Considering leaving Vista to return to XP?
Dated: January 2008
As a technician, I regularly hear from users who have been using Vista but want going back to using Windows XP. I prefer to order their new computers with XP installed (for now). Some clients are are purchasing new systems that come with Vista (default), clearing the hard drive and installing XP themselves.
The number one complaint that I hear about and personally experience with Vista concerns User Account Control (UAC) and security features. A lot of people, especially the more technical, are annoyed by Vista's over protectiveness. They do not like having to respond to the Vista prompts every time they want to install a program or perform an administrative level task. They didn't like being denied access to many folders even when logged on as an administrator.
After using Vista for a while, some learn how to turn off the default high level of Vista's UAC security and realized that they had the option of going back to being just as 'vulnerable' to risk as they were with XP, if that was a preferred choice. Those who did not like the new Windows Vista User interface have learnt how to go back to the original classic Windows XP theme. Those who did not like the Vista sidebar gadgets discovered that it was easy enough to turn it off.
But there was one big complaint left, and that one often proved harder to change. The most frequent complaint I now hear from Vista users is about slow performance (on their 'basic' retail computers). They say Vista takes a long time to boot, and even after it's up and running, it's not as responsive as their original XP machines. Programs take longer to open and they get delays when trying to run several applications at once. And the worst part is that this is happening with 'retail' new machines that have been preloaded with Windows Vista.
Those who can afford the top of the line desktop (or laptop) computers rarely have performance complaint about Vista. But according to my observations, a majority of people running it on most laptops (or low cost desktops) do. And those are the ones who are returning to Windows XP in large numbers.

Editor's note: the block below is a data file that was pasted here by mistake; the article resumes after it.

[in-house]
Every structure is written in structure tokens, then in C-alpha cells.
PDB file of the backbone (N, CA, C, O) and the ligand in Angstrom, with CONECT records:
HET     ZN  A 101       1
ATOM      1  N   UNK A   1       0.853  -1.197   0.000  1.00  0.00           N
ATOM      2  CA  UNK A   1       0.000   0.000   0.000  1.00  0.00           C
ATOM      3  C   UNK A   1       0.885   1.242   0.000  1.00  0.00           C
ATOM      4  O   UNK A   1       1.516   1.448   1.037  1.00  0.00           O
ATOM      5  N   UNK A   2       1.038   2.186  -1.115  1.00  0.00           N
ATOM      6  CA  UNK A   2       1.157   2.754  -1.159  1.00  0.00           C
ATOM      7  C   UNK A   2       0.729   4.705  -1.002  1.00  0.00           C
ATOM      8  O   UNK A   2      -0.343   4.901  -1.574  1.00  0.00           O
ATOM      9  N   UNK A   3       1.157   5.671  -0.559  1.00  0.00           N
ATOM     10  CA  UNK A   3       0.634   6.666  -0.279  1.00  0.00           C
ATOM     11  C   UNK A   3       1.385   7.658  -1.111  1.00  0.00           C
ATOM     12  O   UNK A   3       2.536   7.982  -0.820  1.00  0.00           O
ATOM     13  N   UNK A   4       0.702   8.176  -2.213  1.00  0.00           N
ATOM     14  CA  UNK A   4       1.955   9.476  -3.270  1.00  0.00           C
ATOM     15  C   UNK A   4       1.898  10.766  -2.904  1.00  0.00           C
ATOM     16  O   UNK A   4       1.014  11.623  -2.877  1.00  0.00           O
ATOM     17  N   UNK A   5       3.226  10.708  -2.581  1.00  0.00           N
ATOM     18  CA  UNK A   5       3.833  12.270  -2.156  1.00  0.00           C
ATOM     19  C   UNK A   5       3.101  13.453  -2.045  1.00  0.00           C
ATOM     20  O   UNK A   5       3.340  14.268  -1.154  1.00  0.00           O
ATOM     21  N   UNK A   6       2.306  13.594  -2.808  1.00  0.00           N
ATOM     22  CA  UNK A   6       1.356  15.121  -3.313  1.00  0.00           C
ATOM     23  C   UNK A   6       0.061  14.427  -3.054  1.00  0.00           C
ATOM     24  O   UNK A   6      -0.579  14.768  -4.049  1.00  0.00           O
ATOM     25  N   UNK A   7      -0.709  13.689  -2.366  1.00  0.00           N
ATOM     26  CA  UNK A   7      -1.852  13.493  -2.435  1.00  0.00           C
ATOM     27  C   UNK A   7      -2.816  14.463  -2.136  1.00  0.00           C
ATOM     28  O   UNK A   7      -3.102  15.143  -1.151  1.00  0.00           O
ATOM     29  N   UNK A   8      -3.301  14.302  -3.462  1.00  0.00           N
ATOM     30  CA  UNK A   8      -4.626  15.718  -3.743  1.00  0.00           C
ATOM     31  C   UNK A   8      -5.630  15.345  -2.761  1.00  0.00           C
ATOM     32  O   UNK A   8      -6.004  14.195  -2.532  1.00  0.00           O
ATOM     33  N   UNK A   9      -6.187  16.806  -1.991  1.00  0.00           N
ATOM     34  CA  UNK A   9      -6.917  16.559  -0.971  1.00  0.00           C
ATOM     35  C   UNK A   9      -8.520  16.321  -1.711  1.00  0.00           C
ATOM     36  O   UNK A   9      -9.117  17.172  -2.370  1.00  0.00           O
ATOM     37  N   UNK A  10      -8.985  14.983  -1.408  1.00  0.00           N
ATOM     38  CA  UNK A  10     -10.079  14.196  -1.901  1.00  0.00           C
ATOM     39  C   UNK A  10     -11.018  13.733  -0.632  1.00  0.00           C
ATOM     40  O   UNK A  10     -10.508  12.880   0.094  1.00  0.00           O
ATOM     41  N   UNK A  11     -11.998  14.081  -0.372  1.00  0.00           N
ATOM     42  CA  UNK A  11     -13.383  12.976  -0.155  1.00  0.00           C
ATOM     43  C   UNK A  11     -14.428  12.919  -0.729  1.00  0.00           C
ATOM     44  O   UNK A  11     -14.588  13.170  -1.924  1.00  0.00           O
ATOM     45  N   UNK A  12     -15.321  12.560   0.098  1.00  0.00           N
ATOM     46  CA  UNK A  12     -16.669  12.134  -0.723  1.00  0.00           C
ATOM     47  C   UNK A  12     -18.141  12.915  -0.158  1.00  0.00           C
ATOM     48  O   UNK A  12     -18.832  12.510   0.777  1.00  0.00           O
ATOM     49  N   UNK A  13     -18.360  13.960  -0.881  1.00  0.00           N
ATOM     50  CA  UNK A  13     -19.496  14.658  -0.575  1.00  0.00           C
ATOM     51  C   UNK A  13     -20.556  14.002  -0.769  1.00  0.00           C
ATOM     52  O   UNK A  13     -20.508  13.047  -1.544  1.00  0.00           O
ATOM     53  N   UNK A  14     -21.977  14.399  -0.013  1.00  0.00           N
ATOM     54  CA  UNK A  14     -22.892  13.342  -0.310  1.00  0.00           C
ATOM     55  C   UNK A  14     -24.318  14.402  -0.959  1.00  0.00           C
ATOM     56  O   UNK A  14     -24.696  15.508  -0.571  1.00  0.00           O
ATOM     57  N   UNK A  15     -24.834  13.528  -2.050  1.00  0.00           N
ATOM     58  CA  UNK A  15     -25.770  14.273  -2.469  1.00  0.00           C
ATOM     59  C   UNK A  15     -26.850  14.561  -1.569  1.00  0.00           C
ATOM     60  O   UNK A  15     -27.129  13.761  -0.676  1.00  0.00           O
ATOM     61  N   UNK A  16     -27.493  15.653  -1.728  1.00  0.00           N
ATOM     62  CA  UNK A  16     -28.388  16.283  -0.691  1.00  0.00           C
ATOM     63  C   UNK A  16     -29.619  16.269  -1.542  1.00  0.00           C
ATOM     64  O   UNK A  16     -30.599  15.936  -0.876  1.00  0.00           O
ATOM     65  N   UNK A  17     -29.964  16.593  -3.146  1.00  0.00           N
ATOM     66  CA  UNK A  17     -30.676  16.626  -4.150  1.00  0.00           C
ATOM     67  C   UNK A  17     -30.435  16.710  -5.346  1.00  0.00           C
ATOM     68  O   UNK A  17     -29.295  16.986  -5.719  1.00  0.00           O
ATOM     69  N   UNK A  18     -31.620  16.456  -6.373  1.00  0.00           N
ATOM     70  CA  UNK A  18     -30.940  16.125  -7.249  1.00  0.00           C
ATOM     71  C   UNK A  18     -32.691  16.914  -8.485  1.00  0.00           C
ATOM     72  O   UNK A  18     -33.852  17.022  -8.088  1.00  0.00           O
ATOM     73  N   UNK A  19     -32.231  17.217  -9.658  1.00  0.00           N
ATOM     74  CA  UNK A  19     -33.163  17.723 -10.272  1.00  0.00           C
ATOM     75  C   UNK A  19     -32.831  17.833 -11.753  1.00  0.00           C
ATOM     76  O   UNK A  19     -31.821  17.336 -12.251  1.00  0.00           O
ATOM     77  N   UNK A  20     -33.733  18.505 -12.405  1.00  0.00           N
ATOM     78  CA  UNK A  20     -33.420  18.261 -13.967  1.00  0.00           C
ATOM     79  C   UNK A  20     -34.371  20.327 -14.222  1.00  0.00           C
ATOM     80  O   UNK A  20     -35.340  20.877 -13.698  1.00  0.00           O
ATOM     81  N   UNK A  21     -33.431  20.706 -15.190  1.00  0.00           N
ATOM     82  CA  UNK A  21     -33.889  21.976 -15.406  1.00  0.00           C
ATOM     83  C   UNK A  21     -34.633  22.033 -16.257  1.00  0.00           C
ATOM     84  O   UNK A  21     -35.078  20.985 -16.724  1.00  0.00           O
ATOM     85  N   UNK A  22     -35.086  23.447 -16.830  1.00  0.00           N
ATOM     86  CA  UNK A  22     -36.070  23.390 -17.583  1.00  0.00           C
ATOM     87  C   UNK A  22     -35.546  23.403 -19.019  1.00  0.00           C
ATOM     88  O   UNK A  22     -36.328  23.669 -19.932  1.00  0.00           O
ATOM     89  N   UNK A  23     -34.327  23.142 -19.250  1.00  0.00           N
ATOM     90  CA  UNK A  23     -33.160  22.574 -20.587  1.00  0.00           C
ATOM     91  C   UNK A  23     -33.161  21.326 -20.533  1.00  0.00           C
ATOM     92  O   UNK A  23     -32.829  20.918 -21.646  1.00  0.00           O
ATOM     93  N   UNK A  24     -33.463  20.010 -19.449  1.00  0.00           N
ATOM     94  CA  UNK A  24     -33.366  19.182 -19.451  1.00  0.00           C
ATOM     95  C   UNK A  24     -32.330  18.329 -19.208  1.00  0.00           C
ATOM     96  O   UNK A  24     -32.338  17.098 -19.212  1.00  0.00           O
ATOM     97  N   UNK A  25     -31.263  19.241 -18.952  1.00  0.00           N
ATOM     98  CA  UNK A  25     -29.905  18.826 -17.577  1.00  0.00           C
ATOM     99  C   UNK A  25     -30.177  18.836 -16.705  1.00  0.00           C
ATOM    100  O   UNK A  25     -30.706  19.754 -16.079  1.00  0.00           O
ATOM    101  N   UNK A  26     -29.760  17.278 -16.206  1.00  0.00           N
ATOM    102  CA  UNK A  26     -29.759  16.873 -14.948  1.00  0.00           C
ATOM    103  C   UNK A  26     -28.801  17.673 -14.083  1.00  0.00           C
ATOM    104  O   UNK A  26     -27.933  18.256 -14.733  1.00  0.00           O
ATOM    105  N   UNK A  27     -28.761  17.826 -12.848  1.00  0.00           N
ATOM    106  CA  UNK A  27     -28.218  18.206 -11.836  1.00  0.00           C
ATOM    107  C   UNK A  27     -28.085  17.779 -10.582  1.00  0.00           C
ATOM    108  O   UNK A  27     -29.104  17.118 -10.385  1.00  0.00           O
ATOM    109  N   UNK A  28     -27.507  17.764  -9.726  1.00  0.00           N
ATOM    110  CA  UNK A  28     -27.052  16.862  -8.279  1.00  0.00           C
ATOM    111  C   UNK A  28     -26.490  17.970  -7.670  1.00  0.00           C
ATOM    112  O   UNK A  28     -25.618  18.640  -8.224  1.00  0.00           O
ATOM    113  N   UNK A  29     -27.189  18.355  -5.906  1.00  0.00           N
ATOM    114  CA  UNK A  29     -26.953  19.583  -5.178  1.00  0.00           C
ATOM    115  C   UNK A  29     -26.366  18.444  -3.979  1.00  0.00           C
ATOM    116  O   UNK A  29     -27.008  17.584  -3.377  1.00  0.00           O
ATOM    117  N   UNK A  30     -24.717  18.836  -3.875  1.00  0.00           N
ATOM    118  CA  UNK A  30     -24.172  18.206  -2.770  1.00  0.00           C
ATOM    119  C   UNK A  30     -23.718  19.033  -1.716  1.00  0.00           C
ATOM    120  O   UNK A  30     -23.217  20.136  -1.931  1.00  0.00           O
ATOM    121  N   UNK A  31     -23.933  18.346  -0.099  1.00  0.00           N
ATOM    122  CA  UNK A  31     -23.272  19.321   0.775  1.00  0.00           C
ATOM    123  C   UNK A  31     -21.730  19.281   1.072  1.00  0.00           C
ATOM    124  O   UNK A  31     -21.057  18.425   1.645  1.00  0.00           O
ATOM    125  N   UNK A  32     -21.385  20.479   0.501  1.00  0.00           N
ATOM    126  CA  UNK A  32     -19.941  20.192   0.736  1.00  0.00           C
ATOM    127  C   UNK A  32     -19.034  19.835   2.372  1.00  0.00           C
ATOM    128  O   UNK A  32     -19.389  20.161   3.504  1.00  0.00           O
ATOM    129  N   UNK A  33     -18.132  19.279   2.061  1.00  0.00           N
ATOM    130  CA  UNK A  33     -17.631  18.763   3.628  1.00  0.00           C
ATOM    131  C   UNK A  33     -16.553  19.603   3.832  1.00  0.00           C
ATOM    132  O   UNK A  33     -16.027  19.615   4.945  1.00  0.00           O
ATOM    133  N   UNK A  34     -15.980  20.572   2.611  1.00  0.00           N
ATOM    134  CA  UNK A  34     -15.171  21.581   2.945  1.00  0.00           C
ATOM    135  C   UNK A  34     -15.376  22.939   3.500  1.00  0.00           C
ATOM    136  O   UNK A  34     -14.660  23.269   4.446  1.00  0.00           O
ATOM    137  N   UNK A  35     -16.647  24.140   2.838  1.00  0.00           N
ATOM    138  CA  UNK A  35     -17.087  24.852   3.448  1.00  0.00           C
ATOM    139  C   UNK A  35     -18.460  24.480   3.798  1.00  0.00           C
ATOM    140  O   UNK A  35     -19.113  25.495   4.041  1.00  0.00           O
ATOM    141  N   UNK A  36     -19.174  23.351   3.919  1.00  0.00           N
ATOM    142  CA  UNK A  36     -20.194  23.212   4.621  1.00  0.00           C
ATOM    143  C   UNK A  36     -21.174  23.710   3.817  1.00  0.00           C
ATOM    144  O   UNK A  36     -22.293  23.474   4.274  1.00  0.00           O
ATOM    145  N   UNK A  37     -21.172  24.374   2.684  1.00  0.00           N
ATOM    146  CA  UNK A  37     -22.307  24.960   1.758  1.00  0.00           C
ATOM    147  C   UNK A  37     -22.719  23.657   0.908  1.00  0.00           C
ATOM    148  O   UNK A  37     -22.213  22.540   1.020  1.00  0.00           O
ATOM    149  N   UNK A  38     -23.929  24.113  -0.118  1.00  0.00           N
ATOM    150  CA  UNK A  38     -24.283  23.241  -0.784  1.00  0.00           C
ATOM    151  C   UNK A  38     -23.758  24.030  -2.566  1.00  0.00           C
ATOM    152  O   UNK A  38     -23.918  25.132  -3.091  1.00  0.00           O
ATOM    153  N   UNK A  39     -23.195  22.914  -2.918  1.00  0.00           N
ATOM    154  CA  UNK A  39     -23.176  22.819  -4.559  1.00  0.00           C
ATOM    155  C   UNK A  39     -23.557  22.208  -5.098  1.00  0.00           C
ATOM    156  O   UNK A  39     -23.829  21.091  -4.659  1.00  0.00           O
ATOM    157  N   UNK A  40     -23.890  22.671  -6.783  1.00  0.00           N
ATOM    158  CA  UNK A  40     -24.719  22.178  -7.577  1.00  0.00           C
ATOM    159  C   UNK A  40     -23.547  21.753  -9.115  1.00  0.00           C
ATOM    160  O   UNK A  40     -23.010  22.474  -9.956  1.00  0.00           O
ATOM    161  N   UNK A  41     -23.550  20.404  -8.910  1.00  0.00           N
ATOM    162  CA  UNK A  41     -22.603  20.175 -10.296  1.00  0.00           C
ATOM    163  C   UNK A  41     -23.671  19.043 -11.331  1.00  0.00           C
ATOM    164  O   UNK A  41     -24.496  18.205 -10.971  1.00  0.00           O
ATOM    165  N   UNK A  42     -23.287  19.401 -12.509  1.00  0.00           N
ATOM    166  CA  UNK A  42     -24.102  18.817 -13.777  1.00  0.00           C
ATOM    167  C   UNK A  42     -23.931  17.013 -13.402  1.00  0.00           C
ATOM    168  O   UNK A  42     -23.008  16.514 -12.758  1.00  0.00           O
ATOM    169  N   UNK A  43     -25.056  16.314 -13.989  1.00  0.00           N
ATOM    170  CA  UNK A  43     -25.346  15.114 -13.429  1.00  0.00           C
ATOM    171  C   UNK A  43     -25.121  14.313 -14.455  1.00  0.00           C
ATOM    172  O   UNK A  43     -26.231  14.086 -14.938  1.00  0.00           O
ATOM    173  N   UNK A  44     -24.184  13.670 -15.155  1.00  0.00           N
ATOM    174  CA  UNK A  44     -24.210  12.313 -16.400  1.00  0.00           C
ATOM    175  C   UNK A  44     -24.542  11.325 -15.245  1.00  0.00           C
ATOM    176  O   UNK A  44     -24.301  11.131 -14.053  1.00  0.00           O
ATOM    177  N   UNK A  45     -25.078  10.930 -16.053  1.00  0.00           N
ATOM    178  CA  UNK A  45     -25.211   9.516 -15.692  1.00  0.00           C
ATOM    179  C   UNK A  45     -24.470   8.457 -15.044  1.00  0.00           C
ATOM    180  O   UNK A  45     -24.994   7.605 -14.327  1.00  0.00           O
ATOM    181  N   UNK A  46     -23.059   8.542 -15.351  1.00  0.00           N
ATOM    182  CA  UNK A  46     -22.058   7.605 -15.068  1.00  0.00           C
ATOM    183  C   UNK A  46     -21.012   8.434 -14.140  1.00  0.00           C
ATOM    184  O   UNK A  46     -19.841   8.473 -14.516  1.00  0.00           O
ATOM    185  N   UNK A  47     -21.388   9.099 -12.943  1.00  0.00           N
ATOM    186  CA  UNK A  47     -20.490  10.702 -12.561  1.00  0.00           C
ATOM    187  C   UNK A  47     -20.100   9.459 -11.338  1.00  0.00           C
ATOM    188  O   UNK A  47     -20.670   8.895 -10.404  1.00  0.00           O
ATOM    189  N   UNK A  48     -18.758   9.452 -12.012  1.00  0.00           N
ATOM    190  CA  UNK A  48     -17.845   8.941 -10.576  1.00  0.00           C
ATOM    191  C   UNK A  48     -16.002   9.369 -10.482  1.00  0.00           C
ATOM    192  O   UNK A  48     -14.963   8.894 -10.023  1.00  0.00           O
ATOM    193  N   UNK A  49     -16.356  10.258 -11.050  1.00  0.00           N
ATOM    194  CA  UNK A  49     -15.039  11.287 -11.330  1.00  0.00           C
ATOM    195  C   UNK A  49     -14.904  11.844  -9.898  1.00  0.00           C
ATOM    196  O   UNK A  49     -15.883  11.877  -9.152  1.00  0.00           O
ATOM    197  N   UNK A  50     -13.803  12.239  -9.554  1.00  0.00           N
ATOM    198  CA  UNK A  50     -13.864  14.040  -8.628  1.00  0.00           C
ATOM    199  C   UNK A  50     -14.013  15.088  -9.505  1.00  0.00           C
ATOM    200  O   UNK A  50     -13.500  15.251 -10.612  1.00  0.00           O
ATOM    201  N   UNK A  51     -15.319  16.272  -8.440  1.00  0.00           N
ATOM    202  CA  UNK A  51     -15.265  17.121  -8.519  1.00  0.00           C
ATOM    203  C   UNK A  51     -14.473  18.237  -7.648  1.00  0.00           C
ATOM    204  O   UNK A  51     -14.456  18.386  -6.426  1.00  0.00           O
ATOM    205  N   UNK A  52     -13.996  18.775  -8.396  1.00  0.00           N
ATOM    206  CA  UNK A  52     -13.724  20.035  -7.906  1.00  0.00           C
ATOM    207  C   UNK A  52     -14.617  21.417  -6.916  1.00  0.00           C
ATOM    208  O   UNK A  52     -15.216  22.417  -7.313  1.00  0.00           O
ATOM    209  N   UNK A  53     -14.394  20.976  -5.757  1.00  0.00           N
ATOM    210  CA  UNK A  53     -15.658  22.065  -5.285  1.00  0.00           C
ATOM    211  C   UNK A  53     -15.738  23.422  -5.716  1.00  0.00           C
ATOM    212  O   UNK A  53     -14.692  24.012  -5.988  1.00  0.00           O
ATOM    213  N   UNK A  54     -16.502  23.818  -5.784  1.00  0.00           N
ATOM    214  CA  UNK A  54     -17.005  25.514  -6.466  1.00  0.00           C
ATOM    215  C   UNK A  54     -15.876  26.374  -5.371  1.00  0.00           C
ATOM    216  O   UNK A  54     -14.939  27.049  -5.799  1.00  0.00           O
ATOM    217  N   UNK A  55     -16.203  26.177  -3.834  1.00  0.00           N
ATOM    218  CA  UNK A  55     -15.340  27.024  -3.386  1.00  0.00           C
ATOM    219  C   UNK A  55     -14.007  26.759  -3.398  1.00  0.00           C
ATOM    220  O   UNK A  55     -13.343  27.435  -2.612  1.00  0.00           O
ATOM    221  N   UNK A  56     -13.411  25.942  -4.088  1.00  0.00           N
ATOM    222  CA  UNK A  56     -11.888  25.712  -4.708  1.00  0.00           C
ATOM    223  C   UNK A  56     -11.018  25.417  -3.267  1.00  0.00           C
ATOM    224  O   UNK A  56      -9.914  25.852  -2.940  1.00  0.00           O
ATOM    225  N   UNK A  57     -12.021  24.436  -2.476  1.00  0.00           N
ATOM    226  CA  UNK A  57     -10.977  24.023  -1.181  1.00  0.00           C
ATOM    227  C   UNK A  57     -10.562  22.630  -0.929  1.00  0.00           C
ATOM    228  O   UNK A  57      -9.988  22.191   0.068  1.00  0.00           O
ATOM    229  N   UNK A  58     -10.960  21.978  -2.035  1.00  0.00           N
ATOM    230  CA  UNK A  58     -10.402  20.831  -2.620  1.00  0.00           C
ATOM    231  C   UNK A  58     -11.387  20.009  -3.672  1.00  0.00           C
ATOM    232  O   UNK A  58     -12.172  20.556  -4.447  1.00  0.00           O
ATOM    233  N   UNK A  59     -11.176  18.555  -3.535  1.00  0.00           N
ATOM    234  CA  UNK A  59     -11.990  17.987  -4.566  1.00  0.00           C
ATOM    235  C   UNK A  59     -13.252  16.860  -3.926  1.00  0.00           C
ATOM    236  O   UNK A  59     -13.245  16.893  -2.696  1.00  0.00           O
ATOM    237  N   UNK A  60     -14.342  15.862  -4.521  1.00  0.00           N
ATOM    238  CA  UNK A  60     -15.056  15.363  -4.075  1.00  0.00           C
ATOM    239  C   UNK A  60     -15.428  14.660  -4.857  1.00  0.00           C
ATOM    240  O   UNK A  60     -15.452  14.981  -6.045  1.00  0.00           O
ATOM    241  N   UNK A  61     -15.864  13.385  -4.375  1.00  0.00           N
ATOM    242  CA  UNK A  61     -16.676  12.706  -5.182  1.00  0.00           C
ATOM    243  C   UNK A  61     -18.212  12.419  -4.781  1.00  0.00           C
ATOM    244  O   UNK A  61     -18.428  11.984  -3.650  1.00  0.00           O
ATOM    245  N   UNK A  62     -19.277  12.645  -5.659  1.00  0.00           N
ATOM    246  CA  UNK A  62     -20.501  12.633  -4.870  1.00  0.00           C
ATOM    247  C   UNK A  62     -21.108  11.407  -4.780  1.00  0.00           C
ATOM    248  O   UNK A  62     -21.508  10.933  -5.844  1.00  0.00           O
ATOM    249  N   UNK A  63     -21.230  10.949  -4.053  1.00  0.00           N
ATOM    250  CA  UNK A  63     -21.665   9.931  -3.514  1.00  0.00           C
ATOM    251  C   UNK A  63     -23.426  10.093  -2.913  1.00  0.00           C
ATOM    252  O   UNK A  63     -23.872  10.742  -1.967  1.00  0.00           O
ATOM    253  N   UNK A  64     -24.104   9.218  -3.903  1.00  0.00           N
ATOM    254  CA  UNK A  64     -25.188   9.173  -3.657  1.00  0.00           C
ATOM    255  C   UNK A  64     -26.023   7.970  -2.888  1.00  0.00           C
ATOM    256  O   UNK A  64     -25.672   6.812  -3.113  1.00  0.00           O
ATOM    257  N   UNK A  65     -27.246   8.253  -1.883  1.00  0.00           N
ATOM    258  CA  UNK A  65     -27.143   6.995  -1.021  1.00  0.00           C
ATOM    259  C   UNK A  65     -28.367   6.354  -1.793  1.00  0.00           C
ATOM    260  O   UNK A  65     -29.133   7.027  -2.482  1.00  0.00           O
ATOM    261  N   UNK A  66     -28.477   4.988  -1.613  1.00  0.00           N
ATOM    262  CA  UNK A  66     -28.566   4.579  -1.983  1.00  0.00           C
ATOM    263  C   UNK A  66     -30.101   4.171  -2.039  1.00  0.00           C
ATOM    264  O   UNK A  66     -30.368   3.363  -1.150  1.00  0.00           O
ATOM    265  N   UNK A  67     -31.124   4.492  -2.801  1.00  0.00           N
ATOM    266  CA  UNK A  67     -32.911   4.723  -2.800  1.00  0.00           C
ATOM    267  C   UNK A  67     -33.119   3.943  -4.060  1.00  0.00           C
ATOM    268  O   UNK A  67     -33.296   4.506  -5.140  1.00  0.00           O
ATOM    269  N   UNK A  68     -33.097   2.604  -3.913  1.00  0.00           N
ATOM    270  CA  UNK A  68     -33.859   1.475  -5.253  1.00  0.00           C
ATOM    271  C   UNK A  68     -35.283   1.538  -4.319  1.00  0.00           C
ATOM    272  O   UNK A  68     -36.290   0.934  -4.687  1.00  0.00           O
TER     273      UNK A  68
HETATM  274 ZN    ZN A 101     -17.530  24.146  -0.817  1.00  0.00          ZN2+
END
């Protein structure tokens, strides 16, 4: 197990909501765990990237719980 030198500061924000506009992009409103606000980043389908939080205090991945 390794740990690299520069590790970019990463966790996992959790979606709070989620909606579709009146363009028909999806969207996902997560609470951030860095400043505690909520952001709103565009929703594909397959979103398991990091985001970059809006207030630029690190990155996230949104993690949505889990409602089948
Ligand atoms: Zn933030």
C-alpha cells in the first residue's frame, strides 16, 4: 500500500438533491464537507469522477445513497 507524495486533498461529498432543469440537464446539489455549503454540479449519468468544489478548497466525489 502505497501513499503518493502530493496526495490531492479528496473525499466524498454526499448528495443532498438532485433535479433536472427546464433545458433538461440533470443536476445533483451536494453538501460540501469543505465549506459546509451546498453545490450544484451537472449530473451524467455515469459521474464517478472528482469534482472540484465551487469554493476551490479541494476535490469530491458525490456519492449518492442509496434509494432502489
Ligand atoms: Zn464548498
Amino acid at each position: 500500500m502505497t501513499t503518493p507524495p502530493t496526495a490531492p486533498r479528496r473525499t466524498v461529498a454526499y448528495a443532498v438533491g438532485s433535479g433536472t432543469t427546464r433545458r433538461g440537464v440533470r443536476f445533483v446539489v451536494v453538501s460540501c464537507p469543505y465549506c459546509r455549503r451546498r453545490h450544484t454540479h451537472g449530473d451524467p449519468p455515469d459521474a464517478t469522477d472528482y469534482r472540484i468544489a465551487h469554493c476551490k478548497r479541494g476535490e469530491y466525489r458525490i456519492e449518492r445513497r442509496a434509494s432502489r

Even without the performance issue, though, many people just plain prefer XP; it is over seven years old (mature). They are acclimatized to the default Windows XP interface, and it is stable!
Both the Vista Service Pack 1 and Windows XP Service Pack 3 are scheduled for release early in 2008 and both have been undergoing a lot of testing by beta users. Recent reports suggest that the coming Vista SP1 does not do much to increase performance - but that Windows XP SP3 does increase performance by about 10%.
Windows XP SP3 was intended to be a bug-fix and patch consolidation release, however the unexpected speed boost comes as a good bonus. With Windows XP SP3 at its release stage, beta testers are calling SP3 a "must have" upgrade, that will fix some bugs and add new features and functionality to IE, Windows Live Messenger and Windows Media Player.
Windows XP SP2 was originally released in 2004, and XP users are about due for another one. XP SP3 will add about three years' worth of individual updates and hot fixes.
The Windows XP service pack will not add any of Vista's new features to XP, but the performance boost alone, if true, will be enough to make it worth the wait. Some industry pundits are speculating that if Microsoft ends up releasing XP SP3 before Vista SP1, it will further slow the market migration to Vista.
Meanwhile, a lot of XP users we're hearing from plan to stick with Windows XP - with or without a new service pack - for now! My personal advice is to wait to the end of 2008 for Vista to mature!
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Computer News: leaving Vista to return to XP - South Australia